Nitrogen, which has stable valence states ranging from 3, as in ammonia (NH₃) to +5, as in nitrate, occurs in numerous oxidation states. Nitrogen, a constituent of amino acids, nucleic acids, amino sugars, and their polymers. A large, slowly cycled reservoir for nitrogen (3.8 x 10^15 metric tons) is nitrogen gas of the atmosphere (79%). Large but essentially unavailable reservoirs of nitrogen are present in igneous (1.4 * 10^16 metric tons) and sedimentary (4.0 * 10^15 metric tons) rock as bound, non exchangeable ammonia. Physiochemical and biological weathering releases ammonia from the reservoirs so slowly that it has little influence in early cycling. (?)
The inorganic nitrogen ions, ammonium, nitrite, and nitrate occur as salts that are highly water soluble and consequently are distributed in dilute aqueous solution throughout the ecosphere. They form small, actively cycled reservoirs. Living and dead organic matter also provide relatively small, actively cycled reservoirs of nitrogen.
Plants, animals, and most microorganisms require combined forms of nitrogen for incorporation into cellular biomass, but the little ability to fix atmospheric nitrogen is restricted to a limited number of bacteria, archaea, and symbiotic associations. The biogeochemical cycling of the element nitrogen is highly dependent on the activities of microorganisms.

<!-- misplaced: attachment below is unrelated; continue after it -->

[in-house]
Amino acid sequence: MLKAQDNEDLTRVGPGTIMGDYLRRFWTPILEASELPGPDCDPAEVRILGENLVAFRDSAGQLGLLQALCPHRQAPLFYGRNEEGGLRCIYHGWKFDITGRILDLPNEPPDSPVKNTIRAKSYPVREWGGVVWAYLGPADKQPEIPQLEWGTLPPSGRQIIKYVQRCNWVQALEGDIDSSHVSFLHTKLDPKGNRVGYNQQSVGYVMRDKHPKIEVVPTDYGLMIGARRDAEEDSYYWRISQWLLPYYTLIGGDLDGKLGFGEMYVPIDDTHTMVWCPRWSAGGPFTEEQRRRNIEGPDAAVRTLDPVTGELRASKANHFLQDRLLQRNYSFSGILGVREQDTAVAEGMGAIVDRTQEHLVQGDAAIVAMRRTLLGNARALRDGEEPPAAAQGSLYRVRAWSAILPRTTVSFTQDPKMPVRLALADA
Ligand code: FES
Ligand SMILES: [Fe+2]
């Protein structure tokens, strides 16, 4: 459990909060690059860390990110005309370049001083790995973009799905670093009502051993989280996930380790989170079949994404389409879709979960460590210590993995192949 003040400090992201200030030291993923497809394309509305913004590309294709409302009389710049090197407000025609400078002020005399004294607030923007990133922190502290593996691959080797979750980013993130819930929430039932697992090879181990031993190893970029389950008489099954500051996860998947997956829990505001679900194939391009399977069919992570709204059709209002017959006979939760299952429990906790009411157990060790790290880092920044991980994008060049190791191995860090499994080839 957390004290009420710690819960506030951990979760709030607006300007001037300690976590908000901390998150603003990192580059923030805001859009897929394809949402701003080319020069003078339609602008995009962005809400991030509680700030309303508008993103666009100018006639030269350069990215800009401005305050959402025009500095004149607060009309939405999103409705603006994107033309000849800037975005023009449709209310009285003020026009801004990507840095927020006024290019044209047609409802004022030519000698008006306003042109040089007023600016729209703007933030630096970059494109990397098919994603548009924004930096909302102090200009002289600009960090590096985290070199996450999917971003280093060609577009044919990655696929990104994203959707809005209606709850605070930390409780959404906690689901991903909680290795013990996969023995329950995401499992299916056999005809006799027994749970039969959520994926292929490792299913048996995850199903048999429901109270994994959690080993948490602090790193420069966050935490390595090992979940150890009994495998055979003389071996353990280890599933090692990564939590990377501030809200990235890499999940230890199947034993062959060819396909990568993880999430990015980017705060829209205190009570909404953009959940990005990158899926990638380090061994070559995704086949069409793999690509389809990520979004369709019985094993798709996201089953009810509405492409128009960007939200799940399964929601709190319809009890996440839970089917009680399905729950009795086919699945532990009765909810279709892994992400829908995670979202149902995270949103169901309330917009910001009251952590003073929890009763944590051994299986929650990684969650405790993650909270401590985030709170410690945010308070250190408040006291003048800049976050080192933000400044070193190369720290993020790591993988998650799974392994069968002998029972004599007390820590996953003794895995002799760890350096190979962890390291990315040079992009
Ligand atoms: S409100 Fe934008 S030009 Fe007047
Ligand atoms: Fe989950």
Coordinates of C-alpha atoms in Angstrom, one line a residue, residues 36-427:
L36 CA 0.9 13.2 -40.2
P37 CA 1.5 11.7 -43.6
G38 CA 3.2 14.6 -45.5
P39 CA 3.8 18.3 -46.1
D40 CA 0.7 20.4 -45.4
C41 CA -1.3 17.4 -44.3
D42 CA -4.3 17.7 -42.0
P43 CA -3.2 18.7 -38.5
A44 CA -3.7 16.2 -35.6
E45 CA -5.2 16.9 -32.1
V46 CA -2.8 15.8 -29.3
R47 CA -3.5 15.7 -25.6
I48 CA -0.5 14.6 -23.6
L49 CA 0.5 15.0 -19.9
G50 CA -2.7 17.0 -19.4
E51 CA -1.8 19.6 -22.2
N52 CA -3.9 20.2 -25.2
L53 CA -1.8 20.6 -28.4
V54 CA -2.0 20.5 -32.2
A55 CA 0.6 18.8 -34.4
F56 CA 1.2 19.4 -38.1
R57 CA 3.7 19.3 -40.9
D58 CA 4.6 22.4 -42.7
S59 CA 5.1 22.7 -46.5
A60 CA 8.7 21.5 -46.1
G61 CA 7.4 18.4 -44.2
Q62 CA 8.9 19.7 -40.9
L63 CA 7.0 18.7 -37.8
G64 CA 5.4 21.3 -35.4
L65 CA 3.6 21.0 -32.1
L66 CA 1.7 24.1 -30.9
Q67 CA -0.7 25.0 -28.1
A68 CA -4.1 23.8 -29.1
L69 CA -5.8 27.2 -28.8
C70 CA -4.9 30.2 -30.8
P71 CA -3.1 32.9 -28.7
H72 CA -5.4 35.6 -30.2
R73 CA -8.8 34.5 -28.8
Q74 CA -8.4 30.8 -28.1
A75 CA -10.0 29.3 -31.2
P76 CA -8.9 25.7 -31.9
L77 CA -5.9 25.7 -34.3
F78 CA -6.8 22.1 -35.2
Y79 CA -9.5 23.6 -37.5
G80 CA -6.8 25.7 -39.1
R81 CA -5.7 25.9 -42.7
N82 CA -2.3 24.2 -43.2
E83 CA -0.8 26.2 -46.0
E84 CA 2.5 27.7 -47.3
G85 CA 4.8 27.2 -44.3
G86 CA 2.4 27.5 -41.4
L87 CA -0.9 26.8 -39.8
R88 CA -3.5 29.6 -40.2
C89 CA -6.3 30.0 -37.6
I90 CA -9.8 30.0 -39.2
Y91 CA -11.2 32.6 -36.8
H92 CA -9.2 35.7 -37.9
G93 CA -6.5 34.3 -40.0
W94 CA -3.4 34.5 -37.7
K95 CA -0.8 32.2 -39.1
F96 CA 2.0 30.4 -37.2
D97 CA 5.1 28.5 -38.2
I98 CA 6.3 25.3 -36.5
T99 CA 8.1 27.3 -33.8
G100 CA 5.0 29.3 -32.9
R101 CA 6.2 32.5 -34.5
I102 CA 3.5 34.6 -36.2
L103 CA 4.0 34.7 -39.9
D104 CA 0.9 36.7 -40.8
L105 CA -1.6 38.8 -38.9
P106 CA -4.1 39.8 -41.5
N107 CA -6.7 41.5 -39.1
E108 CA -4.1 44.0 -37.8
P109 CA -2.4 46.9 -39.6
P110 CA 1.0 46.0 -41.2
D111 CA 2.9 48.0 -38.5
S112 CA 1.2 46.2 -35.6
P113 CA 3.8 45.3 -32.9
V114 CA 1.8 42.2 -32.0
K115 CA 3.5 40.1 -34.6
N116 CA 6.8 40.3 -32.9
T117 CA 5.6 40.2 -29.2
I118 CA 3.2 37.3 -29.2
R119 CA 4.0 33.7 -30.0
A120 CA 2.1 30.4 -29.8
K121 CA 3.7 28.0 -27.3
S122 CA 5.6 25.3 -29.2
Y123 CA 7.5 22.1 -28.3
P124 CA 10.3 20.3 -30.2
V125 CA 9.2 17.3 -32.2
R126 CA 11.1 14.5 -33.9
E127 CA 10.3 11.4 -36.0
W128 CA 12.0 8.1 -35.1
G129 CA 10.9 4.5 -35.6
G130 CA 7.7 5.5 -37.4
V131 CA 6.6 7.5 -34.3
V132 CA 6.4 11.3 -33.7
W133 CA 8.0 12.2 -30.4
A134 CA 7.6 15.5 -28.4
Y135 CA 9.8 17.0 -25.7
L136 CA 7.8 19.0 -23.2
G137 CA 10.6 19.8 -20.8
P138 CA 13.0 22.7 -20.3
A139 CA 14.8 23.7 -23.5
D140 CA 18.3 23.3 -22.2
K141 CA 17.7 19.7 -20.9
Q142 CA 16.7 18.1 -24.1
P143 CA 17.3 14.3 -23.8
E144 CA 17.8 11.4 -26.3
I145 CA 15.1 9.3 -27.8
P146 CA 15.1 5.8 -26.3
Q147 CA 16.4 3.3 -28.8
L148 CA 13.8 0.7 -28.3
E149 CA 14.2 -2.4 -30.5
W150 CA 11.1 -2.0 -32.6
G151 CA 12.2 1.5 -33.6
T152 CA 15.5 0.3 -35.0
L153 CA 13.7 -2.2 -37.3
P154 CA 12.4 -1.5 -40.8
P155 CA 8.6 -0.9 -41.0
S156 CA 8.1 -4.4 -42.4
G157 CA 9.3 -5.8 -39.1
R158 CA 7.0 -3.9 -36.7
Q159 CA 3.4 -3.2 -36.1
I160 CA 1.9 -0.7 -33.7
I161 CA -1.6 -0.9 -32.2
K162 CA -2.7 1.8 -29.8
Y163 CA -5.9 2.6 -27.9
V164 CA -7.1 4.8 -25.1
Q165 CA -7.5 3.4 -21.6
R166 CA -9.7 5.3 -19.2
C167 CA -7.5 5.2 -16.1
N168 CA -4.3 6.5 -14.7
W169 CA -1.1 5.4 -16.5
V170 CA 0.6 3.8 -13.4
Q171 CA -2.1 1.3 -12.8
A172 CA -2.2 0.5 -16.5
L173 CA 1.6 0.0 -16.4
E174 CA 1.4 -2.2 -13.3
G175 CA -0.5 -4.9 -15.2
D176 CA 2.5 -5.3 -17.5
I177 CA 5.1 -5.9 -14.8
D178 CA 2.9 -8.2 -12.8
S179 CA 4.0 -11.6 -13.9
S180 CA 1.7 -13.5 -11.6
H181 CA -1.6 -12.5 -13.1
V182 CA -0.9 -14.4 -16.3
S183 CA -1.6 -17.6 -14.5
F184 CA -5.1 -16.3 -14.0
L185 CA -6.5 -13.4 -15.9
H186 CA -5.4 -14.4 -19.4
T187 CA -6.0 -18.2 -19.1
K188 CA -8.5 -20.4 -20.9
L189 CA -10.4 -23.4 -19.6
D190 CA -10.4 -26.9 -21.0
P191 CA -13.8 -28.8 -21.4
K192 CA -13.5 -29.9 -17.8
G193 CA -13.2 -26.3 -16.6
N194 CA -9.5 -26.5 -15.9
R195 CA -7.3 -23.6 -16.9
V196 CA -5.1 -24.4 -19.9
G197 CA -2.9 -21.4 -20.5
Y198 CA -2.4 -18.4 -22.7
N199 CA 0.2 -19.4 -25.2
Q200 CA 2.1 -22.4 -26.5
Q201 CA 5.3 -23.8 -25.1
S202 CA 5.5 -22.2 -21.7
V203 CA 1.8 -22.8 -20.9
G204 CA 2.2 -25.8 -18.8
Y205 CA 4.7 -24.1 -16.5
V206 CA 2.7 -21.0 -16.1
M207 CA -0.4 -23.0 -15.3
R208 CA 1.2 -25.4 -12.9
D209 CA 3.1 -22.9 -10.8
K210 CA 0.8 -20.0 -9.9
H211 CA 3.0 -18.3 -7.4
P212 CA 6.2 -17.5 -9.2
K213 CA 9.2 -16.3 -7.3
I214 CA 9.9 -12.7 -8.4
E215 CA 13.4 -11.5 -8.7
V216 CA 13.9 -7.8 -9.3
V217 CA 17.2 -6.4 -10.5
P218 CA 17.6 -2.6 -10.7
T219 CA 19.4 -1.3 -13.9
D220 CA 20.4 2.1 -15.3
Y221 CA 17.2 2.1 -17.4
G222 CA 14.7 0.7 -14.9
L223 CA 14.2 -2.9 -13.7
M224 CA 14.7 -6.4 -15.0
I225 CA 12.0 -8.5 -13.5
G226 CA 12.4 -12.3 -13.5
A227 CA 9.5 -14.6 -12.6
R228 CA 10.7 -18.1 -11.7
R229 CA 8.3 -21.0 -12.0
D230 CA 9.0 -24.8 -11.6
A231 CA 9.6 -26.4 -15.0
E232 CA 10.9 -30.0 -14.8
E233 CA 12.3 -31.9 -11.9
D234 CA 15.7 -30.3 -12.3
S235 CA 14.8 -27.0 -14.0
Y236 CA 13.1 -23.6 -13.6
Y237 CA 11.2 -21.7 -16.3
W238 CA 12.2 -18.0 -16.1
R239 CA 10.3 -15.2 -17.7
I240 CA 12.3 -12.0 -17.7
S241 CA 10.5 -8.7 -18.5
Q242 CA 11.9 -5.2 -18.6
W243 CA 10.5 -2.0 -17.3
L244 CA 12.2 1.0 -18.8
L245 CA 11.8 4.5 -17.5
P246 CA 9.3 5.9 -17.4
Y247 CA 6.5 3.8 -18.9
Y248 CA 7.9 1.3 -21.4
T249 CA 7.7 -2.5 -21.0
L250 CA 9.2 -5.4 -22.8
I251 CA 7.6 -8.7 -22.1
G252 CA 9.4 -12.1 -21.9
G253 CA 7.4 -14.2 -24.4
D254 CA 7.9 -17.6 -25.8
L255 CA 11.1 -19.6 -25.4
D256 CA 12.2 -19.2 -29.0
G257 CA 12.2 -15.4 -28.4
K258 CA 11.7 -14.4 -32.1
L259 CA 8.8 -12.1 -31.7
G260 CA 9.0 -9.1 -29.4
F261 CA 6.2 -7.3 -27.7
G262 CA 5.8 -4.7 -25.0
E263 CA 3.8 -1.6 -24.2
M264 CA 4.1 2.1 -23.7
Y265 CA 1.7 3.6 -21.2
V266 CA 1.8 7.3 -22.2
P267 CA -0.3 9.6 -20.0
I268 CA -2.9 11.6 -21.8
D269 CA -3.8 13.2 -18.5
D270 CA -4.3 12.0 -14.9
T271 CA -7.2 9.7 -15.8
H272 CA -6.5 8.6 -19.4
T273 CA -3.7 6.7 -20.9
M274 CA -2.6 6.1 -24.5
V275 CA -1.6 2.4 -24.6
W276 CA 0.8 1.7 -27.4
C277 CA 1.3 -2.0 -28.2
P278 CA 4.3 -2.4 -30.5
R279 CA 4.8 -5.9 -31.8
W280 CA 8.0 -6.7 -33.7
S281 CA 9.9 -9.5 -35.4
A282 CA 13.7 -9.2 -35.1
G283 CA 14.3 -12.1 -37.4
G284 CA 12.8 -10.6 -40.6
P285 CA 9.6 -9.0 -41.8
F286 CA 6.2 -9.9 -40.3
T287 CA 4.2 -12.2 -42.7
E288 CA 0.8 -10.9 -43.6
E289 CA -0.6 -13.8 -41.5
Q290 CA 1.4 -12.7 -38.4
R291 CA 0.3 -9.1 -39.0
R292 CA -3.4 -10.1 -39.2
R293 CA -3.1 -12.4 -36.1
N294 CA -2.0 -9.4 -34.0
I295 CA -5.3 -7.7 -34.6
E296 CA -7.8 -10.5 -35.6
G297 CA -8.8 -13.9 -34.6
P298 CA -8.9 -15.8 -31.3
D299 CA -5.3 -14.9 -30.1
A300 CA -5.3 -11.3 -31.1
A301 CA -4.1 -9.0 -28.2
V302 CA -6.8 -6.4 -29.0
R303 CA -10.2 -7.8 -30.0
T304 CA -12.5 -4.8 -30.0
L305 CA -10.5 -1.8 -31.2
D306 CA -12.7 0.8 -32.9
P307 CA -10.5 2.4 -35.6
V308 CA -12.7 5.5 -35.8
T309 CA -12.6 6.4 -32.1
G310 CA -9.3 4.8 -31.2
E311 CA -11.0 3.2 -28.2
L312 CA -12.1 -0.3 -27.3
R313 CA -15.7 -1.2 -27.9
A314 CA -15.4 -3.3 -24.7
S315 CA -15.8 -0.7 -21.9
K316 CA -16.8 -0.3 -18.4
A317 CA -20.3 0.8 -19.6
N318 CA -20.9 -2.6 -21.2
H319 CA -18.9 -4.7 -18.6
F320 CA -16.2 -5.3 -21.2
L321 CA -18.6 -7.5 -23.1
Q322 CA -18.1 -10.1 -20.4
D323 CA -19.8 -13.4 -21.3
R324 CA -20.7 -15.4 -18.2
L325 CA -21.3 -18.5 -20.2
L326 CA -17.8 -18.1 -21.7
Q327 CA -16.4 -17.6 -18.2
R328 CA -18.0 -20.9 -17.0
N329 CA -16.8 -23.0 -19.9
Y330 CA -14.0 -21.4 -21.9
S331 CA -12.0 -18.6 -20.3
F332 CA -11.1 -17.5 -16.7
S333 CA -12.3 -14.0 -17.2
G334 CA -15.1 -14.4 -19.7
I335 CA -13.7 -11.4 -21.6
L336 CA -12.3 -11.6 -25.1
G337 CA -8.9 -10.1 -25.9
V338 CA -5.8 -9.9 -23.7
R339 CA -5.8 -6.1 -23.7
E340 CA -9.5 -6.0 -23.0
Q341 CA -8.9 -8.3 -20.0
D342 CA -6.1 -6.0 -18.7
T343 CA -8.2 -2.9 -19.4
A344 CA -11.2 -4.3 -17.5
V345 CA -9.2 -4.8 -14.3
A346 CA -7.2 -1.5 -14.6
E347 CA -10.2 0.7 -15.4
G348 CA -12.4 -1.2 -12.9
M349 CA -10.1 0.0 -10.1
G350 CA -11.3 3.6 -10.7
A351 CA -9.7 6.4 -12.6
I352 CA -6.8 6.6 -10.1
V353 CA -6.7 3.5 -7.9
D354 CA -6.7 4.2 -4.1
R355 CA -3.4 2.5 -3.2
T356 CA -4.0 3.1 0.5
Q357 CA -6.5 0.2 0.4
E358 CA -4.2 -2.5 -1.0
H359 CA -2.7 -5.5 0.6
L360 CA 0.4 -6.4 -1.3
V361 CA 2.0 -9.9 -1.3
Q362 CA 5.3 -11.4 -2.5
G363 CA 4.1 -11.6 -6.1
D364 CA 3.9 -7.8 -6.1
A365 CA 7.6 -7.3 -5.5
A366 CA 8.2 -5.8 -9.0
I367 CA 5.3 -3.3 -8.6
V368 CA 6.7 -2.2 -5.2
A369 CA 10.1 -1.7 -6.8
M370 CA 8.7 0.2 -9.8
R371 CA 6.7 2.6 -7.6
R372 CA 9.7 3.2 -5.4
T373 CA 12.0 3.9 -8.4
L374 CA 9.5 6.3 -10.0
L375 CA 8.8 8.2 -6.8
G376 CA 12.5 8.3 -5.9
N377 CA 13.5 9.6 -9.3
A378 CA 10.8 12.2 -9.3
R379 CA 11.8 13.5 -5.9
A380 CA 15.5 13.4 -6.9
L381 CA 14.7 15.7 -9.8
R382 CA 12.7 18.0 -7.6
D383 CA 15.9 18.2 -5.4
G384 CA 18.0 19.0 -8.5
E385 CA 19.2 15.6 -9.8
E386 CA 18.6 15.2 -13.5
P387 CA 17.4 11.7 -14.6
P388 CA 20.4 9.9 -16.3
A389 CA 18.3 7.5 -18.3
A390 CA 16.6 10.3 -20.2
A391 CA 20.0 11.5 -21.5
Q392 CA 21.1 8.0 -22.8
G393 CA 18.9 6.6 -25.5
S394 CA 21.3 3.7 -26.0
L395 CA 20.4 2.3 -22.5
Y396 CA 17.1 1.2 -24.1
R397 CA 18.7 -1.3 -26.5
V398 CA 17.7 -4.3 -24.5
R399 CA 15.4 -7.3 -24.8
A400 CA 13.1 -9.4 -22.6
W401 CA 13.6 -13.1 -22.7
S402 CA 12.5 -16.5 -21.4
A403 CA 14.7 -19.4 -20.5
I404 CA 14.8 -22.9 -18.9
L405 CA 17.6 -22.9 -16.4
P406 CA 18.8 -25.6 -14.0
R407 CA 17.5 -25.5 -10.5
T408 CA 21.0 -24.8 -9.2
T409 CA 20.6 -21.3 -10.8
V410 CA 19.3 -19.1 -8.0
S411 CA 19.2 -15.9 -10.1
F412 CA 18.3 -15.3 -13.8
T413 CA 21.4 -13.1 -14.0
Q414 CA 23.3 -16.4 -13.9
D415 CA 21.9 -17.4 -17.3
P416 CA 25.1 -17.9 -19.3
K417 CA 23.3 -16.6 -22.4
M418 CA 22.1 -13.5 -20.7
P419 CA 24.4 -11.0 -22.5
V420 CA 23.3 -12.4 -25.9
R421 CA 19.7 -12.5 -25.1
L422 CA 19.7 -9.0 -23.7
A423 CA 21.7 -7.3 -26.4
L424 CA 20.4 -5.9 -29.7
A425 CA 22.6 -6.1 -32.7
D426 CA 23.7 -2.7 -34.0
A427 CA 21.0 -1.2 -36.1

Figure shows a generalized scheme for the process involved in the biogeochemical cycling of nitrogen.
(Figure Nitrogen Cycle)
The release of ammonia from a simple nitrogenous organic compound, urea, can be described as follows.
In nitrification, ammonia or ammonium ions are oxidized to nitrite ions (first equation) and then to nitrate ions (next equation).
Denitrifying bacteria such as Paracoccus denitrificans, Thiobaciluus denitrificans, various Psudomonads, Bacillus etc. oxidize N2O to molecular nitrogen. The denitrification sequence is as follows